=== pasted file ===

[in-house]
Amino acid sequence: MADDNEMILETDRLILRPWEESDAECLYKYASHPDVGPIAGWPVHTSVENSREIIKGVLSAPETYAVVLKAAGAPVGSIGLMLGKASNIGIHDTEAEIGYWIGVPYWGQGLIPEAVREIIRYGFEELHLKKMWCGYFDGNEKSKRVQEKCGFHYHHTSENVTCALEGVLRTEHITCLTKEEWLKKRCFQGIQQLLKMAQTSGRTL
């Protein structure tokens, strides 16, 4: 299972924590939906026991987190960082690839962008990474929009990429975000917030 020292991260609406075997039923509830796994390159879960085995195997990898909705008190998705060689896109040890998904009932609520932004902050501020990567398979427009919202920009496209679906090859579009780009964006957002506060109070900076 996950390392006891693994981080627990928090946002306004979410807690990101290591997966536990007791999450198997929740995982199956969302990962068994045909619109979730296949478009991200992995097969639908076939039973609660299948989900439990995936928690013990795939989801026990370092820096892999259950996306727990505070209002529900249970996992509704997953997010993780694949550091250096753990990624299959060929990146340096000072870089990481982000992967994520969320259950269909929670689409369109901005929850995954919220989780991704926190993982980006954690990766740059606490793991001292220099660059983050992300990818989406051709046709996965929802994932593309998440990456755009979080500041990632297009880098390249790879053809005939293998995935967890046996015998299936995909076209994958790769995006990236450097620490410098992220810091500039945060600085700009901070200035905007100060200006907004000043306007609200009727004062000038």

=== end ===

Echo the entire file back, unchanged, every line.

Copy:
[in-house]
Amino acid sequence: MADDNEMILETDRLILRPWEESDAECLYKYASHPDVGPIAGWPVHTSVENSREIIKGVLSAPETYAVVLKAAGAPVGSIGLMLGKASNIGIHDTEAEIGYWIGVPYWGQGLIPEAVREIIRYGFEELHLKKMWCGYFDGNEKSKRVQEKCGFHYHHTSENVTCALEGVLRTEHITCLTKEEWLKKRCFQGIQQLLKMAQTSGRTL
């Protein structure tokens, strides 16, 4: 299972924590939906026991987190960082690839962008990474929009990429975000917030 020292991260609406075997039923509830796994390159879960085995195997990898909705008190998705060689896109040890998904009932609520932004902050501020990567398979427009919202920009496209679906090859579009780009964006957002506060109070900076 996950390392006891693994981080627990928090946002306004979410807690990101290591997966536990007791999450198997929740995982199956969302990962068994045909619109979730296949478009991200992995097969639908076939039973609660299948989900439990995936928690013990795939989801026990370092820096892999259950996306727990505070209002529900249970996992509704997953997010993780694949550091250096753990990624299959060929990146340096000072870089990481982000992967994520969320259950269909929670689409369109901005929850995954919220989780991704926190993982980006954690990766740059606490793991001292220099660059983050992300990818989406051709046709996965929802994932593309998440990456755009979080500041990632297009880098390249790879053809005939293998995935967890046996015998299936995909076209994958790769995006990236450097620490410098992220810091500039945060600085700009901070200035905007100060200006907004000043306007609200009727004062000038």